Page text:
More than anything, this album is about transition—no, he may not buy into picture-book romance, but Robitaille was a one-time believer. He’s an ideologue at his core, but he’s not gullible. He’s an introspect, but he’s earned the patina that only comes with countless passport stamps. And musically, he’s not Canada’s answer to Bob Dylan or Nick Drake—he’s J.F. Robitaille, and he’s delivered his most actualized album yet. Montreal-bred songwriter JF Robitaille is no stranger to lofty expectations. Yes, he’s long been celebrated as one of the most engaging songwriters North of the 49—a fact evident even in his earliest days, when he fronted indie- rock outfit the Social Register in the aughts—but with 2013’s Rival Hearts, the world began to take notice. After the album charted in Germany, he found himself playing for large crowds at Hamburg’s fabled Reeperbahn Festival along with several other gigs throughout that country. Robitaille’s international rep began to resemble his accolades in Canada. Here, a troubadour cut from the same cloth as Leonard Cohen. Or Nick Drake. Or Bob Dylan.
Those hat-tips were undoubtedly flattering—as was the appearance of Rival Hearts on plenty of year-end lists, including his hometown newspaper, the Montreal Gazette—but they also set an imposing precedent. Thankfully, with his third full-length, entitled “Palace Blues”, Robitaille has delivered on those expectations—just not in the way you’d expect. Robitaille’s literary penchant and sophisticated song craft may still get him Cohen comparisons, but unlike Leonard’s Songs of Love and Hate, you’d never find him sipping scotch in the basement of the Matador. Because, as Robitaille has admitted, this is certainly not a folk album.
Instead, “Palace Blues” is the most ambitious album Robitaille has ever written. Sure, he recorded the LP in familiar environs—it was captured at Preston, Ontario’s House of Miracles with longtime bassist-guitarist Tavo Diez de Bonilla (Octoberman, Jenn Grant), drummer Marshall Bureau (The Pinecones), keyboardist J.J. Ipsen (Hayden, Jim Guthrie), and horn player-guitarist Andy Magoffin (Raised By Swans, Two Minute Miracles). Studio owner Magoffin also engineered—and the result is JF’s boldest, brassiest, and most accomplished work yet. No small feat.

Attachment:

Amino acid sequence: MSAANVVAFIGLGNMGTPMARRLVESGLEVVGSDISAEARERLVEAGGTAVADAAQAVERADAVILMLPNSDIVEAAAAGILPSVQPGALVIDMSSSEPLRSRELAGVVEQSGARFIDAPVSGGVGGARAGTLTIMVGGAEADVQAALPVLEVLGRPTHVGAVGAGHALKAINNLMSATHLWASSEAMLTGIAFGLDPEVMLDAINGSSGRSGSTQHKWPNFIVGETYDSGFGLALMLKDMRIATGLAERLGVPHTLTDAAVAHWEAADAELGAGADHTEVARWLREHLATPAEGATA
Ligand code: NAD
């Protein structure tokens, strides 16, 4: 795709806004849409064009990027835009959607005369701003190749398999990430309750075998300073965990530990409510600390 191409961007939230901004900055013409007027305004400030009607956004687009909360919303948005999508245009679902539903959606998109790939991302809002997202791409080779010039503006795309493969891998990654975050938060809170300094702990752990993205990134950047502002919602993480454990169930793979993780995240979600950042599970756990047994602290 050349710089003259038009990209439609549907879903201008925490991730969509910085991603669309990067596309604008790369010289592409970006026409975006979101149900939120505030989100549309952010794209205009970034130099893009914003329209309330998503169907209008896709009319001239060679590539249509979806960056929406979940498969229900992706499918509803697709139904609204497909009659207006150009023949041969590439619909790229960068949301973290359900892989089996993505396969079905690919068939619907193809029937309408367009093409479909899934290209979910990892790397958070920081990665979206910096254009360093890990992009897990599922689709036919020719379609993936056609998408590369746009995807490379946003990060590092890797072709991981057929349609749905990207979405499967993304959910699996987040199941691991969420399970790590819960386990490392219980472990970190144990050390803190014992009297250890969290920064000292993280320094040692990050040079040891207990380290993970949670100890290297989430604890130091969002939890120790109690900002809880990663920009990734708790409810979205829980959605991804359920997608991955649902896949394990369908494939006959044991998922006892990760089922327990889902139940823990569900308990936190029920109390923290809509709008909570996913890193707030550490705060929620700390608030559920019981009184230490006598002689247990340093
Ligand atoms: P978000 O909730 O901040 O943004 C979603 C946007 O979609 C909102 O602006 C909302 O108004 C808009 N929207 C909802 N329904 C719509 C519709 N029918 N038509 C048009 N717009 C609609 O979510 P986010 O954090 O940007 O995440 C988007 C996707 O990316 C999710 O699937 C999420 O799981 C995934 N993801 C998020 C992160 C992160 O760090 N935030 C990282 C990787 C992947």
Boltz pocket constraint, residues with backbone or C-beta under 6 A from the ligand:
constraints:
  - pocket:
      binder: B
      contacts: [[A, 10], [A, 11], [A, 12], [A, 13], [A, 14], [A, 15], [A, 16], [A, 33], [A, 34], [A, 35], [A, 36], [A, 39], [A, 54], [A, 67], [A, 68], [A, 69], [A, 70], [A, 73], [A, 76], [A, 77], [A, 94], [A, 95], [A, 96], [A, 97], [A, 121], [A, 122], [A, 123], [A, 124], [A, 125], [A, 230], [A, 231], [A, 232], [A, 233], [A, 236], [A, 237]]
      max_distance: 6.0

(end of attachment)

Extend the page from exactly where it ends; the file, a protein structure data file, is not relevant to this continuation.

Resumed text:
His whispery vocals still guide the affairs, but with this album, he lets his arrangements do much of the storytelling. Take, for instance, the melancholic “December Moon,” where Robitaille nearly lets his lyrics fall into the background, instead letting rollicking guitars and nocturnal organs paint a picture. Or “Missing You,” where he taps Canadian indie-rock mainstay Julie Doiron (Eric’s Trip) to add bright dabs of vocal colour to his detached delivery.
Not that “Palace Blues” is a fully extroverted affair. As ever, it’s still a window into Robitaille’s psyche, and as ever, his universe is fraught with complexity. “Radio,” for instance, is built around a sunny chord progression and sprightly organ, but dig a little deeper, and it’s balanced with a worldly weariness that’d make Neil Young proud (JF has, after all, called Montreal, Toronto, New York, and countless hotel rooms home). On “Murder,” Robitaille grapples with the raw fallout of an extinguished romance. And “Palace Blues” subtle maturity might be best defined on “Love Songs for the Lonely,” where, atop gold-spun acoustics, Robitaille sings, “Fairy tales don’t move me like they used to.” Us either.